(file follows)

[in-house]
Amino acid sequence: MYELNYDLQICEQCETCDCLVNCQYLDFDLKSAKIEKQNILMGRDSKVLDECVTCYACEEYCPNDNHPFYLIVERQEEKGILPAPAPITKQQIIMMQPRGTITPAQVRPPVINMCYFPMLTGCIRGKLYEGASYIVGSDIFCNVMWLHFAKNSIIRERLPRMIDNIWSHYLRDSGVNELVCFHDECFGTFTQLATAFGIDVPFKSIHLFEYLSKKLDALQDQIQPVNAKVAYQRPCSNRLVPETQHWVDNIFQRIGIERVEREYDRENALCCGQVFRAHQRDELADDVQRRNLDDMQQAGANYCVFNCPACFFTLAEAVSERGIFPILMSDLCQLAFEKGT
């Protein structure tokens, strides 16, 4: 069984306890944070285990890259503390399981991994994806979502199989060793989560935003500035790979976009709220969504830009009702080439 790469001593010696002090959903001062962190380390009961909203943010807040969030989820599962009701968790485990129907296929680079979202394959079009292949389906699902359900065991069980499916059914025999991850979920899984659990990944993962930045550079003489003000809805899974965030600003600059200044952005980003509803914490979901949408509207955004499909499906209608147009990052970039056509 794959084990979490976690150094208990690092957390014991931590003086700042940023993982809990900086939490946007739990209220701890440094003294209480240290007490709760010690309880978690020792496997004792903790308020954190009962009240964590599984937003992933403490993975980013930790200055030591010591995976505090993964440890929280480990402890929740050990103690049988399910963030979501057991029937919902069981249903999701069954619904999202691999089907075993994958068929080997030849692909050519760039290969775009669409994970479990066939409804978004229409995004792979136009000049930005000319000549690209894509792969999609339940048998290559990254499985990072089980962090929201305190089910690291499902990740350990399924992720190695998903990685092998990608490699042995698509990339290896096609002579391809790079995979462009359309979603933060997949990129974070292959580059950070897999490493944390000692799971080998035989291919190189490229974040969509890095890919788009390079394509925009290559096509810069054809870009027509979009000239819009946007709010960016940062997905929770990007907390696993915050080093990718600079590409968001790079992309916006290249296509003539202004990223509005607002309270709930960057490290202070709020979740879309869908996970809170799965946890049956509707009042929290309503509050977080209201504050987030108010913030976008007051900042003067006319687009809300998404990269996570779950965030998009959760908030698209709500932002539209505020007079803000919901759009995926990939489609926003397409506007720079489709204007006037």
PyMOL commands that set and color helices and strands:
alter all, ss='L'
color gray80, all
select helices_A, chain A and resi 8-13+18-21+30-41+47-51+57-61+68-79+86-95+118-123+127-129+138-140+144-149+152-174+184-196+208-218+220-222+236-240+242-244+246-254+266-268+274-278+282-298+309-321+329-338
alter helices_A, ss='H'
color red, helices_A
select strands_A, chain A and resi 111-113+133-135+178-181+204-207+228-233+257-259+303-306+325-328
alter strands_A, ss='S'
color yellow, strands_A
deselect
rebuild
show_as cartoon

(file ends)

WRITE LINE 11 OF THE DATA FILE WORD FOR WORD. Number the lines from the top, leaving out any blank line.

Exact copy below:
alter strands_A, ss='S'